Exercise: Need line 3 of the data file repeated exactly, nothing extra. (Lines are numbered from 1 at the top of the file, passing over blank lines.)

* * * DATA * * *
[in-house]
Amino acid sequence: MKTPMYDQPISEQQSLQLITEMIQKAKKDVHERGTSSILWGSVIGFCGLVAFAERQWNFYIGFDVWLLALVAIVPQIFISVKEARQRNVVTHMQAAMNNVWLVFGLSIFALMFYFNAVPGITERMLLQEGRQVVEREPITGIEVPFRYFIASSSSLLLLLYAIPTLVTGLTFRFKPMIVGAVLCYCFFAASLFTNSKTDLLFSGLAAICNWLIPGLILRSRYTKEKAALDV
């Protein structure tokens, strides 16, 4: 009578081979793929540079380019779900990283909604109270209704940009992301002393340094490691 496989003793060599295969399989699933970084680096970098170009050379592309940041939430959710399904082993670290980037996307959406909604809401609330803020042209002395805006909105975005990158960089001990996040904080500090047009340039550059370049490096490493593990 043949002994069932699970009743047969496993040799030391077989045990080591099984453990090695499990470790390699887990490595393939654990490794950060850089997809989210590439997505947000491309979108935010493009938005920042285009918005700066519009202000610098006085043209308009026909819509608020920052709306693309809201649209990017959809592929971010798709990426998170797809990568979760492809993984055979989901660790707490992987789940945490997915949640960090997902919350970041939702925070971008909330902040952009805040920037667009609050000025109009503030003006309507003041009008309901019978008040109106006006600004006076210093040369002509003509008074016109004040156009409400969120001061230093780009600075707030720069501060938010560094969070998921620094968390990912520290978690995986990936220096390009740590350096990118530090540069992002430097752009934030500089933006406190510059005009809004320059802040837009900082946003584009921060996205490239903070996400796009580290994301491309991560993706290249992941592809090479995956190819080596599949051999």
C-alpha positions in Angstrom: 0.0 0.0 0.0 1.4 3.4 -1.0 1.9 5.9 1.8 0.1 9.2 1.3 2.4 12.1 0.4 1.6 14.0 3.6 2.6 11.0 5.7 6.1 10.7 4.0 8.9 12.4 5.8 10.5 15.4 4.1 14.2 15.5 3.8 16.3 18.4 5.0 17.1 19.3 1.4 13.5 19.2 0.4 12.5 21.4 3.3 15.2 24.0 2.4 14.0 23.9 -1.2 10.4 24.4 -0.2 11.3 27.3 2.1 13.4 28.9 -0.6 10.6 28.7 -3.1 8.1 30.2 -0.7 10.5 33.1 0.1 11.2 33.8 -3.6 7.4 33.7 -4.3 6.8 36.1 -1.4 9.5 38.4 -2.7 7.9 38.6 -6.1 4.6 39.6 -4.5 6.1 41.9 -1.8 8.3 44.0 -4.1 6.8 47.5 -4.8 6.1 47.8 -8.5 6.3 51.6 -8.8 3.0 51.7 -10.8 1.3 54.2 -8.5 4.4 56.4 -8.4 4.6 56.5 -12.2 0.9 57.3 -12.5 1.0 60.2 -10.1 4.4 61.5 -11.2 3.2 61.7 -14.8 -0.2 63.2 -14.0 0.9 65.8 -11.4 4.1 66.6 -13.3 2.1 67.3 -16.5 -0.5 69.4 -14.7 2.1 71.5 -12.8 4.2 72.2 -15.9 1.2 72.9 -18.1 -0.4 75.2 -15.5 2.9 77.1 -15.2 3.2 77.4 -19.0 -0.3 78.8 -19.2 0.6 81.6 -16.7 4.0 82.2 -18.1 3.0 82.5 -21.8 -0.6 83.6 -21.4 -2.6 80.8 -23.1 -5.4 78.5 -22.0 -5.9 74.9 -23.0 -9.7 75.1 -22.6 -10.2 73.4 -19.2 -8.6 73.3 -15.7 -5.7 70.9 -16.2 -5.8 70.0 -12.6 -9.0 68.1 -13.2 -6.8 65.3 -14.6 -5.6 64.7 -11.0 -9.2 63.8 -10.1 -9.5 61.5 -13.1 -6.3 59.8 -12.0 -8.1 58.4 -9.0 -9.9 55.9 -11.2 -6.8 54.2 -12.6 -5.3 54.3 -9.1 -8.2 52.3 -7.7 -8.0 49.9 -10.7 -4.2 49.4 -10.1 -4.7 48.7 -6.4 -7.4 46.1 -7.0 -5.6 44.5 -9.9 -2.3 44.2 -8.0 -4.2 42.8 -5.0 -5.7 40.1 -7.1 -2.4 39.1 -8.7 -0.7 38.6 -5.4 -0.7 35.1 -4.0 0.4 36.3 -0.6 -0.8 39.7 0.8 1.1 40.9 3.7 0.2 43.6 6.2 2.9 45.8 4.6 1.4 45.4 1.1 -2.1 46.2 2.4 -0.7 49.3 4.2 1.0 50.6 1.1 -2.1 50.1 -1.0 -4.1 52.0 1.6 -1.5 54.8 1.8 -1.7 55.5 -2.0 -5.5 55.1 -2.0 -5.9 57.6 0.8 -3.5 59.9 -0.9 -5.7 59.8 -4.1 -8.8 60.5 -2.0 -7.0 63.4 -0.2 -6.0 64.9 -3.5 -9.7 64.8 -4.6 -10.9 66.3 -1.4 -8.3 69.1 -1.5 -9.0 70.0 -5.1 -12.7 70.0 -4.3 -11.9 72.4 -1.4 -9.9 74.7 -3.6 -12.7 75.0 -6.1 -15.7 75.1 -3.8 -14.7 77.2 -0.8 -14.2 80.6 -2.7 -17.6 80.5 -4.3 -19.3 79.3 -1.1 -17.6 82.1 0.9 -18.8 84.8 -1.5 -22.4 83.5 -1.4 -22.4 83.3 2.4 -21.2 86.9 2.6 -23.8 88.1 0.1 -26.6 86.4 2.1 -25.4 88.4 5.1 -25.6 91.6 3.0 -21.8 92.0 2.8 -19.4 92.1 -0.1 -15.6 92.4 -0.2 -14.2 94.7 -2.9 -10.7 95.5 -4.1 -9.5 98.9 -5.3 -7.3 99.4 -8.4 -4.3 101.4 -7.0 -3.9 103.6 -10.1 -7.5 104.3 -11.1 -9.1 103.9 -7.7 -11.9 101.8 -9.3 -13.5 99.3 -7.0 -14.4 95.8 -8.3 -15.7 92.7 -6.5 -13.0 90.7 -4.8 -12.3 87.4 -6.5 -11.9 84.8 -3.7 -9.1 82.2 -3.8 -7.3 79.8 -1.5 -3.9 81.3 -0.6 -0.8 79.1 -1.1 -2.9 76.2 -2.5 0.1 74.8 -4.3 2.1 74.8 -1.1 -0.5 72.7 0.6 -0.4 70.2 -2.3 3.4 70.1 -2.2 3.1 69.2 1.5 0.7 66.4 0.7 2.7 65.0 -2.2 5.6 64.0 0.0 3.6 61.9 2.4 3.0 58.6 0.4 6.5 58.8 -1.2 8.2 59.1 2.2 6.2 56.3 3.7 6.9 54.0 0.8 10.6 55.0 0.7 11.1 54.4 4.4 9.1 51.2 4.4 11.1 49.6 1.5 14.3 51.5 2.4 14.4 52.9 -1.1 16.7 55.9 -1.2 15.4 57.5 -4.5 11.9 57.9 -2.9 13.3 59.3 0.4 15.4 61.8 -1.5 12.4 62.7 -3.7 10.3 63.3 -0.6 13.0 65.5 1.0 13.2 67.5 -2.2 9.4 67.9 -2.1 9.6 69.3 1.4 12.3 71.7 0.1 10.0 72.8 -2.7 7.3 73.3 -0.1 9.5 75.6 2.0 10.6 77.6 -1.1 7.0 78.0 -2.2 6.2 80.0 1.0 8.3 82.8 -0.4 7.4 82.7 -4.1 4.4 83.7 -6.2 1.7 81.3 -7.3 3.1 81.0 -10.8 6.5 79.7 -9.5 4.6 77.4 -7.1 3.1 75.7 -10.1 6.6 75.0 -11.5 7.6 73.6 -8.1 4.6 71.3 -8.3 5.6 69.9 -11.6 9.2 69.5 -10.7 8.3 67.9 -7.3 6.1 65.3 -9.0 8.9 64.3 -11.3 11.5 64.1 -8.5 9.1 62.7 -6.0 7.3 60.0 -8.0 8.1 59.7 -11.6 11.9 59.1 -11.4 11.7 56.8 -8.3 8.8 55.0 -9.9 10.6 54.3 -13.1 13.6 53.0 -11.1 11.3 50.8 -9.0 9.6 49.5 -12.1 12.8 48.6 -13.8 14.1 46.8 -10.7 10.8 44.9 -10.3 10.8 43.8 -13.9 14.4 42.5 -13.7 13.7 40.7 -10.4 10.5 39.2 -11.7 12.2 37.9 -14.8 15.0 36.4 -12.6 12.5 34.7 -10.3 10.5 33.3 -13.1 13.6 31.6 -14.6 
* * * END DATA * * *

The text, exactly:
């Protein structure tokens, strides 16, 4: 009578081979793929540079380019779900990283909604109270209704940009992301002393340094490691 496989003793060599295969399989699933970084680096970098170009050379592309940041939430959710399904082993670290980037996307959406909604809401609330803020042209002395805006909105975005990158960089001990996040904080500090047009340039550059370049490096490493593990 043949002994069932699970009743047969496993040799030391077989045990080591099984453990090695499990470790390699887990490595393939654990490794950060850089997809989210590439997505947000491309979108935010493009938005920042285009918005700066519009202000610098006085043209308009026909819509608020920052709306693309809201649209990017959809592929971010798709990426998170797809990568979760492809993984055979989901660790707490992987789940945490997915949640960090997902919350970041939702925070971008909330902040952009805040920037667009609050000025109009503030003006309507003041009008309901019978008040109106006006600004006076210093040369002509003509008074016109004040156009409400969120001061230093780009600075707030720069501060938010560094969070998921620094968390990912520290978690995986990936220096390009740590350096990118530090540069992002430097752009934030500089933006406190510059005009809004320059802040837009900082946003584009921060996205490239903070996400796009580290994301491309991560993706290249992941592809090479995956190819080596599949051999």